Dealing with Balking – common solutions

Z’s most irritating resistance is to balk. This isn’t a balk due to fear. This isn’t a balk due to lack of self confidence and concern for what is in front of her (i.e. water, bridge, tarp, etc…). This is a balk that can be chalked up to resistance: I don’t want to do it and you can’t make me!

Anyone who has dealt with a horse who likes to balk knows ultimate frustration! If a horse could feel smugness (and maybe they do) I can imagine the balking horse to have a very smug and self-satisfied smile on his muzzle.

There’s nothing like trying to lead a balking horse in front of a barn full of people in order for you to feel maximum humiliation. I personally think the only other humiliating event that comes close in it’s impact to embarrass you is to have a screaming toddler in the store while others around you sadly shake their heads over your lack of parenting skills.

Hm, well maybe being thrown off during a dressage test could also let you feel this level of humiliation….

A balking horse is holding all the cards. The really smart ones know that if they continue to just stand there – DOING NOTHING – they have won! And horses are very good at standing around… 😀

If your horse only occasionally balks and this isn’t habitual, it’s easy to correct. Instead of tugging forward on the leadrope or the reins, which starts a pulling match,  step to one side of the horse. Often the horse will sidestep too and then you can lead the horse forward.

If this doesn’t work, step to the other side and often by the second step the horse moves forward. Another option would be to turn the horse (this unlocks the frozen feet) and then go forward. You could also try having the horse back a step, come forward a step, back a step etc… before walking forward (again you are looking to unlock the feet).

All the above is done with a loose leadrope or loose reins. Do not pull on the head as nothing will make your horse resistant faster then this! Re-education is now in order.

If the horse still doesn’t move, step to the side and do a tap the whip on the ground, parallel to the hindquarters. If the first tap doesn’t get movement, make a second tap on the hindquarters. If a third tap is required (and there is no pain or ignorance issue to account for the behavior) you may have a real balker on your hands.

Three methods I find useful when dealing with a habitual balker:

Klaus Hempflings method as outlined in his book Dancing with Horses. He divides leading positions for the handler into three zones and with a confirmed balker you will probably have to work from Zone 3 (behind the horse which gives ultimate authority to the Person, and requires the least responsibility by the horse).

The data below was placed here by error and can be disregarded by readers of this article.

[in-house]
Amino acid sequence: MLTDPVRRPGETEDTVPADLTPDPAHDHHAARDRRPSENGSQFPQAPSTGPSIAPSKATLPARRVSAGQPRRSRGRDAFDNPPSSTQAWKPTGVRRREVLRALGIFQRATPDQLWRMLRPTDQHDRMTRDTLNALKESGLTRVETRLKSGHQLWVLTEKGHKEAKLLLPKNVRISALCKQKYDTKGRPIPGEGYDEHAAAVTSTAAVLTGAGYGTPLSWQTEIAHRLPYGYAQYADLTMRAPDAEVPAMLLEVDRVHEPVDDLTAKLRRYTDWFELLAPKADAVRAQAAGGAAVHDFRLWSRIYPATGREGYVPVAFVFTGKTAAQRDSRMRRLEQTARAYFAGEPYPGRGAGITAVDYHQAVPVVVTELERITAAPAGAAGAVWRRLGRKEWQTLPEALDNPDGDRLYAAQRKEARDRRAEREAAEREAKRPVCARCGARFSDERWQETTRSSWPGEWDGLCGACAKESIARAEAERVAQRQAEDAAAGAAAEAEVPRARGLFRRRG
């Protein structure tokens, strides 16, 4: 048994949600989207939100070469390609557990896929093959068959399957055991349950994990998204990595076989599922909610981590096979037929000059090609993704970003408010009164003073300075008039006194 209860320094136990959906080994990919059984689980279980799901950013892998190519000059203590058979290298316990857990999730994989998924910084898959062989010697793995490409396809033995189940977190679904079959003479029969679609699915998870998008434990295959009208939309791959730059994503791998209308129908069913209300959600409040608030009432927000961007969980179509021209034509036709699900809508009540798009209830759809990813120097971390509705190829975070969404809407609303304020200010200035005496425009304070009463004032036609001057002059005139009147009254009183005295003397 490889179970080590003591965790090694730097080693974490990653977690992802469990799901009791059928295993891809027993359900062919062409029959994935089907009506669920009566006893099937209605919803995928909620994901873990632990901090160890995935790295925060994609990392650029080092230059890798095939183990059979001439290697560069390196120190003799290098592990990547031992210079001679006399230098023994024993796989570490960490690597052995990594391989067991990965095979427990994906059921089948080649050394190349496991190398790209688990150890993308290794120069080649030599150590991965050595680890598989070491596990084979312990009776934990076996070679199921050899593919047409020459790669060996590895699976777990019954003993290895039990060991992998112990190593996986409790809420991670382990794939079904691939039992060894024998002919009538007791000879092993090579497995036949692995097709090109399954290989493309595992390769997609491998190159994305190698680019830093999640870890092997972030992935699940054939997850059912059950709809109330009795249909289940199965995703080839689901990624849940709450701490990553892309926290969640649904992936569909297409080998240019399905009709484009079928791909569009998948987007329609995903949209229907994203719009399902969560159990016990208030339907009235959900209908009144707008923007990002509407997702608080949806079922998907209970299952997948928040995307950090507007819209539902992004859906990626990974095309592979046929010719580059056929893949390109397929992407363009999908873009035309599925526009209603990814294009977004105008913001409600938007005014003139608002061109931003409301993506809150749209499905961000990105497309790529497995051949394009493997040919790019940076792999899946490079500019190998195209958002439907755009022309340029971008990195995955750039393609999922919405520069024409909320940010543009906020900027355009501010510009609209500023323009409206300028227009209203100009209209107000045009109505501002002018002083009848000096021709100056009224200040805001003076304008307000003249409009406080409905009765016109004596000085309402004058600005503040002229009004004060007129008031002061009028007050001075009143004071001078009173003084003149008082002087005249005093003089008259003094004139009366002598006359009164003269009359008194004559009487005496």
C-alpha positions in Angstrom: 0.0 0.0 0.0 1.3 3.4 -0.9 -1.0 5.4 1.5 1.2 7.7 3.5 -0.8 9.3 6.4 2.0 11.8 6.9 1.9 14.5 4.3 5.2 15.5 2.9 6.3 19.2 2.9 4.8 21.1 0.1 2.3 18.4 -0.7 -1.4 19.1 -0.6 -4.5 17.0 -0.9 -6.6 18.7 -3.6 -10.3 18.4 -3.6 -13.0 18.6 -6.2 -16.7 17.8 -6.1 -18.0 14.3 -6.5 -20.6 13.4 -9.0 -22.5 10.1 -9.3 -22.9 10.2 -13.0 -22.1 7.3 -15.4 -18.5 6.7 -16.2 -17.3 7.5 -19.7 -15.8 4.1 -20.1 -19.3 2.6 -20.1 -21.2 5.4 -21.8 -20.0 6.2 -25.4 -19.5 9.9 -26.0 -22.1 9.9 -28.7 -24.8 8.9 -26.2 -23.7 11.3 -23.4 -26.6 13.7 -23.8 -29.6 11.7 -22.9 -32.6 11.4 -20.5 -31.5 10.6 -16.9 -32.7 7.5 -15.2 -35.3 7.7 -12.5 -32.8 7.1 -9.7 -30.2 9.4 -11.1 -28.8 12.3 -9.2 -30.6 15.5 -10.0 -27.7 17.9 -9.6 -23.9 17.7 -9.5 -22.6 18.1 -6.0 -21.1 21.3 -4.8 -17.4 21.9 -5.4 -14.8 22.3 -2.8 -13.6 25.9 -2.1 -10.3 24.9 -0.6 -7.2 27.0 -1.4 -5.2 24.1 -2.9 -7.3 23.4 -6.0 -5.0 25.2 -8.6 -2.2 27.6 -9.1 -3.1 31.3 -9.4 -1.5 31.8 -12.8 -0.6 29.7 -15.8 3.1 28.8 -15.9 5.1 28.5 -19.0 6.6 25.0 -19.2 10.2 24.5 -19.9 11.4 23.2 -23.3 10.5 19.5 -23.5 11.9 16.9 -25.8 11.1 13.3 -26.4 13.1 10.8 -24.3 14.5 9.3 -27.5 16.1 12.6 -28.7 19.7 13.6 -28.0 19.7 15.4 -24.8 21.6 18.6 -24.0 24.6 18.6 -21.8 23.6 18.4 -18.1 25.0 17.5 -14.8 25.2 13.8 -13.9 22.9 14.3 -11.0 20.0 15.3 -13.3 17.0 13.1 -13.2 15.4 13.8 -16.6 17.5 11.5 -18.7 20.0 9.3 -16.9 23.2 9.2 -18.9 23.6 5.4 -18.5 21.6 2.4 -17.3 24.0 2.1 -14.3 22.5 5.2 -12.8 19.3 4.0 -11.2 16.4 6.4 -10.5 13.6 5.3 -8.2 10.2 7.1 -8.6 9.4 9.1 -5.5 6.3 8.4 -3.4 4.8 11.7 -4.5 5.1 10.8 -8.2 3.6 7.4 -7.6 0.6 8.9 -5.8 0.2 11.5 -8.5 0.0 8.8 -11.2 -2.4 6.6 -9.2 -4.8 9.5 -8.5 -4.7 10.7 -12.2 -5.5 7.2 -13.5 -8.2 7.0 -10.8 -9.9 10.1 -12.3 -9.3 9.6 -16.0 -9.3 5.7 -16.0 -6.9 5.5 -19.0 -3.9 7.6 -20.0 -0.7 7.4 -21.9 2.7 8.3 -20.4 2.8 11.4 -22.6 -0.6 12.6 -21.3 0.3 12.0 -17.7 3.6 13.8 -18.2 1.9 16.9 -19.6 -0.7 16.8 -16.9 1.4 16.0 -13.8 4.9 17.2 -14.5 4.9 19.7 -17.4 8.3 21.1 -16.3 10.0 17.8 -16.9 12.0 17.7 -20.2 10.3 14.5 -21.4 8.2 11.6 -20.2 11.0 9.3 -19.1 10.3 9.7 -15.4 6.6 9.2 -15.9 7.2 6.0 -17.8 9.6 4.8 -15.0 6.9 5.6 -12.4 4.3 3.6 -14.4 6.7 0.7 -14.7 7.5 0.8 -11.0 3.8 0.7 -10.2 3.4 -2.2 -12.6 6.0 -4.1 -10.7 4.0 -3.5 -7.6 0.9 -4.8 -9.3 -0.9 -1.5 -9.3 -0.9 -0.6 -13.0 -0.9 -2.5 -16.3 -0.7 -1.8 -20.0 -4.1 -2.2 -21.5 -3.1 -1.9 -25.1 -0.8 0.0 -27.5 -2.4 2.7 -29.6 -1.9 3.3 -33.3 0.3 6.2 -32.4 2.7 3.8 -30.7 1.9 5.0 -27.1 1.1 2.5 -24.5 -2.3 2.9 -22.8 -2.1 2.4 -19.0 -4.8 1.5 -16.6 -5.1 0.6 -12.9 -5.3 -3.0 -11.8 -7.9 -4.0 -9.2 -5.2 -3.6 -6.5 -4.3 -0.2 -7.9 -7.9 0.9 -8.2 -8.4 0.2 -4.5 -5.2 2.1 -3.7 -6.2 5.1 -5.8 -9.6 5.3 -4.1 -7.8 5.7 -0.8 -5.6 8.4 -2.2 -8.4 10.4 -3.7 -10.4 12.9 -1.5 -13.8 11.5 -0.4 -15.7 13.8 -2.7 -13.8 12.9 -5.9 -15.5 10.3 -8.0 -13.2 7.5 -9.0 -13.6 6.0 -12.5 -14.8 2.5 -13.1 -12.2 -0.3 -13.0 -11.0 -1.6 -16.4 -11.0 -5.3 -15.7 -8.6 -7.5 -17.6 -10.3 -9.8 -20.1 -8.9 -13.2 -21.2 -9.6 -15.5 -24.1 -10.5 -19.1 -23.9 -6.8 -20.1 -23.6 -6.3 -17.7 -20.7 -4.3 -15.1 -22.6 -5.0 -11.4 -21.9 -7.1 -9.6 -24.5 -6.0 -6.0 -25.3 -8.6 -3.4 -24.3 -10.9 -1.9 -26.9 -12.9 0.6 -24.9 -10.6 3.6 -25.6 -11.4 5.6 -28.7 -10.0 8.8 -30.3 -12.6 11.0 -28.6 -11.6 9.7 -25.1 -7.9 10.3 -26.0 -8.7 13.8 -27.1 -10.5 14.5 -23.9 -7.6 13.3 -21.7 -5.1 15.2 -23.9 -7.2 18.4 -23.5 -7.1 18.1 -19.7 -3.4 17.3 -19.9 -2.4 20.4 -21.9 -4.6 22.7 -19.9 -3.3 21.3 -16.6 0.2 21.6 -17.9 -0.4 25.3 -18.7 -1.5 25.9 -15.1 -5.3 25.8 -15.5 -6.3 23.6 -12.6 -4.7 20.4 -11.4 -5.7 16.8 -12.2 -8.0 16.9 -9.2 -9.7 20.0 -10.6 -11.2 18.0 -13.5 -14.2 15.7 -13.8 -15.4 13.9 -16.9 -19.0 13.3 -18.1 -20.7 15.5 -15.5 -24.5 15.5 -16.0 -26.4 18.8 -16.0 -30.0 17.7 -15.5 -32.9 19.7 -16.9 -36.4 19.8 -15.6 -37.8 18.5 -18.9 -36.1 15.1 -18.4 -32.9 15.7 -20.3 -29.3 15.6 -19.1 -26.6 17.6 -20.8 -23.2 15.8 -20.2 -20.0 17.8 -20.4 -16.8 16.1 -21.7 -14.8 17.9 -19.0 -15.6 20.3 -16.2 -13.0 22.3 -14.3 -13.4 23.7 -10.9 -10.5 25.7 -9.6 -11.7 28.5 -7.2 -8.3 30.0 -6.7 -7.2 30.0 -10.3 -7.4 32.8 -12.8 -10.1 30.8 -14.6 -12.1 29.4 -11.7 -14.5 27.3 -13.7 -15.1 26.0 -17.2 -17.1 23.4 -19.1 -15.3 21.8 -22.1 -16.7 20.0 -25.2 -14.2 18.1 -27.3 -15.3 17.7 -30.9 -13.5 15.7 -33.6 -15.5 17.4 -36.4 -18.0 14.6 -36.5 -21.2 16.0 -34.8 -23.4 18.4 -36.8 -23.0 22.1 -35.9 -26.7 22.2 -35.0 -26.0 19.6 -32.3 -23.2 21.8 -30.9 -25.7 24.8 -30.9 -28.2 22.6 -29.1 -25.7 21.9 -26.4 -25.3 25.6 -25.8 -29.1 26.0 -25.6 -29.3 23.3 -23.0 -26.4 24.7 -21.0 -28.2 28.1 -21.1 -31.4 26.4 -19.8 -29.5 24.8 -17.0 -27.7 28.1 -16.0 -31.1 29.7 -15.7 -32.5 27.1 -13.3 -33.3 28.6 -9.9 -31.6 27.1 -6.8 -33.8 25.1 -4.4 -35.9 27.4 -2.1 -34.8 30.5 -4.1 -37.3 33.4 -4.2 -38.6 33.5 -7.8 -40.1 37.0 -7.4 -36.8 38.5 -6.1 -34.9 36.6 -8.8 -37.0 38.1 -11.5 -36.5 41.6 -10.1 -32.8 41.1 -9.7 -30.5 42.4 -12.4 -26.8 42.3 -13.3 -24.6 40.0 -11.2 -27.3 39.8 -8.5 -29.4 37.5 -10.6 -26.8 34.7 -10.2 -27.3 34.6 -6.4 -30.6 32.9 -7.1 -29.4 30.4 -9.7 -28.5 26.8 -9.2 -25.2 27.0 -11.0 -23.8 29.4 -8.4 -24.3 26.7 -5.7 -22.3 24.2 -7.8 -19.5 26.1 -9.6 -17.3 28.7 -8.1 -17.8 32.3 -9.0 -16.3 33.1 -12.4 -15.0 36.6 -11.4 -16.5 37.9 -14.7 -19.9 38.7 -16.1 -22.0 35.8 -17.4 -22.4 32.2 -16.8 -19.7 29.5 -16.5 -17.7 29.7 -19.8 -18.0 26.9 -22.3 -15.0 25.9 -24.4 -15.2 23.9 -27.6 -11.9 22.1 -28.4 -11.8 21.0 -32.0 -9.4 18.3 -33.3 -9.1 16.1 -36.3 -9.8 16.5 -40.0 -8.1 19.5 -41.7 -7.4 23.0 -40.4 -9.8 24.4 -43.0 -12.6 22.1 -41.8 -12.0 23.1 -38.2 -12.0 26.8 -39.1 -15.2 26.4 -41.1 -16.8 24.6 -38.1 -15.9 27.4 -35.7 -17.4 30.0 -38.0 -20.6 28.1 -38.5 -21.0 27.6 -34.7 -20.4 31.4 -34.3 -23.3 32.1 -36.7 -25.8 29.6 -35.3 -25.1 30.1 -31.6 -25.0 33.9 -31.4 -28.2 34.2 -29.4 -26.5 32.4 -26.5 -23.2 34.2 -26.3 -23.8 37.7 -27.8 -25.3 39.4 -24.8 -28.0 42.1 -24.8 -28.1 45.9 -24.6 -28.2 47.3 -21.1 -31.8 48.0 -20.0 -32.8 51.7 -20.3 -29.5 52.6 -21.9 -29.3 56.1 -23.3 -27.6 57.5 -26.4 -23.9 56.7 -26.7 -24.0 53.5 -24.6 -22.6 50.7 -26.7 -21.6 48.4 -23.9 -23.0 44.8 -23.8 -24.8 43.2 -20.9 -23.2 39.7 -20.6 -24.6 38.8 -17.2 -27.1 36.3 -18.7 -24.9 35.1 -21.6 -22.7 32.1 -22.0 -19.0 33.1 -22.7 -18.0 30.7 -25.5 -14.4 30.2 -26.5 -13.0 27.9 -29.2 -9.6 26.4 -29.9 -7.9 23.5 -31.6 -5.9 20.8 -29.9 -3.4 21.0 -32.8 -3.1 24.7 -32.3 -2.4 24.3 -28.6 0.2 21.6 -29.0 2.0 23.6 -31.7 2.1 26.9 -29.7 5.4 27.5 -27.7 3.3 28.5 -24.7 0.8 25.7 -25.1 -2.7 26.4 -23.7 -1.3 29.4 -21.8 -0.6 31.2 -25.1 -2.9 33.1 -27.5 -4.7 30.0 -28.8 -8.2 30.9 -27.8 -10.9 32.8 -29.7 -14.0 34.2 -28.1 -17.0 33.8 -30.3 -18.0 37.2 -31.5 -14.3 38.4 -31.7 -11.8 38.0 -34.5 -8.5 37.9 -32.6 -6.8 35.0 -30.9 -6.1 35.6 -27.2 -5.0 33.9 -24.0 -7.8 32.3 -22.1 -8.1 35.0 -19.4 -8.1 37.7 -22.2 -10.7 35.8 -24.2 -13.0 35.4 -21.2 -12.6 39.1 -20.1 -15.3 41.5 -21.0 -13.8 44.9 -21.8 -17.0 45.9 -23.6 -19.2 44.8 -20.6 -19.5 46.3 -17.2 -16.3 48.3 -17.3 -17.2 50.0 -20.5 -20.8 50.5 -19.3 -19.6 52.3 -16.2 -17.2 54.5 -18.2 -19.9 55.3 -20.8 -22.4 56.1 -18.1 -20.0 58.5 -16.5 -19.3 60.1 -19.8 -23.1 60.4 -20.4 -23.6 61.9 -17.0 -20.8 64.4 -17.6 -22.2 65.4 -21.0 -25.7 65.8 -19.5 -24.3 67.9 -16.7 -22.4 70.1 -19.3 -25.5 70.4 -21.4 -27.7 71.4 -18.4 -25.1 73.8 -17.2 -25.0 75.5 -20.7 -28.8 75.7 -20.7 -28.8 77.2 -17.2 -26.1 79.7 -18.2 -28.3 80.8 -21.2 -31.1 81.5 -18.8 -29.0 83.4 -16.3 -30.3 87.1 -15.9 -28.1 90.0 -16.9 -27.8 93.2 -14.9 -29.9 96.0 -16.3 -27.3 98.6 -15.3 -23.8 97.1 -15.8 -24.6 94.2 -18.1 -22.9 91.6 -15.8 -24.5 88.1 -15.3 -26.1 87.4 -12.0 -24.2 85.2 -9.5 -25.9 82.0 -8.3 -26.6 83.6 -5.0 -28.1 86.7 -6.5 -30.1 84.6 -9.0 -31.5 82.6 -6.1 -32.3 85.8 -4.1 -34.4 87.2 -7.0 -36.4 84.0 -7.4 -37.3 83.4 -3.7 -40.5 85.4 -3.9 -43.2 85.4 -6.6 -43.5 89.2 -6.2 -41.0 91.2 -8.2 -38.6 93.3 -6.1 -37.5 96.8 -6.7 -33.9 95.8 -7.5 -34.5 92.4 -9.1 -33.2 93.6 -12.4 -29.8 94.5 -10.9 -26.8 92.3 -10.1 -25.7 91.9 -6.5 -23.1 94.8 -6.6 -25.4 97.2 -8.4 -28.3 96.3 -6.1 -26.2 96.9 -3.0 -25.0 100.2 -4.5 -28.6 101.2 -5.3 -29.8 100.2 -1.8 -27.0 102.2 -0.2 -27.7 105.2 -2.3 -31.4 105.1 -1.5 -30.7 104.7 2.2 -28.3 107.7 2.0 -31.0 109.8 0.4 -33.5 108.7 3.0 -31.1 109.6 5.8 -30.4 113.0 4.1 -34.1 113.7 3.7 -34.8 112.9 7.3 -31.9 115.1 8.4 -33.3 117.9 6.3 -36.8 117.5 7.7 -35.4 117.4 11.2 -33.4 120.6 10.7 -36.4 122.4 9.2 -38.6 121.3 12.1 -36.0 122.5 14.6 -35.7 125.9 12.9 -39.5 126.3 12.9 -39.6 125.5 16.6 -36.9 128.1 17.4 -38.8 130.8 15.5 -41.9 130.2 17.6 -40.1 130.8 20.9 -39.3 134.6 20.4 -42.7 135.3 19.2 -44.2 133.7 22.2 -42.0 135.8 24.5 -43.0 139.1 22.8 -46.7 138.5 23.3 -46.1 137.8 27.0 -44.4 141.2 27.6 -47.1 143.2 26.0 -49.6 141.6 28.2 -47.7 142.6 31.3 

The second method is Linda Tellington-Jones TTEAM work (see her Ultimate Behavior and Training book for info). Using various leading positions, and a whip (called a wand in LTJ) the horse is gently guided and encouraged in his movements, often combined with obstacles.

The third method is Clicker Training. You teach the horse to follow a target. Eventually that target can be your whip handle or even the flat of your hand in front of the horse. The only problem with clicker training is that, inevitably your horse will know when you don’t have treats so I suggest carrying a horse cookie in your pocket for those emergencies!

All of these are very humane methods that will get results. They are also easy methods to implement with little tools – a halter, leadrope and whip (+ clicker and treats for the third method). They are all rather hard to screw up so make them ideal for horse people of all levels. Although Hempfling’s method of leading a horse sometimes has subtleties that people are apt to miss.

Most of the time, if balking on the ground is worked through it transfers to saddle work. Again, I am not writing about horses not wanting to move forward due to fear or pain but because they simply don’t want to move forward!

From the saddle, use one rein and open your arm wide, away from the horse. Bend the nose slightly at first and then more and see if the horse will step sideways. If the horse steps sideways, release the rein immediately and ask the horse to go forward. If no movement, try the other rein (by itself). Try asking for a step backward.

If asking for the go forward, use ONE leg (not two) and do a gentle but emphatic thump on one side. During all these, you as rider, is being very careful not to hold back with your hands, clamp with your legs, or have a heavy seat.

Sometimes though, you will have a horse (yes, we are back to Z) who though, try as you might, you never truly rid yourself of 100 percent of balking. I’ve been mulling this over and I think this is where controlling the feet is going to give me the answers I want.

This entry was posted in Clicker Training, Klaus Hempfling KFH, Linda Tellington-Jones TTEAM, Training, Z. Bookmark the permalink.

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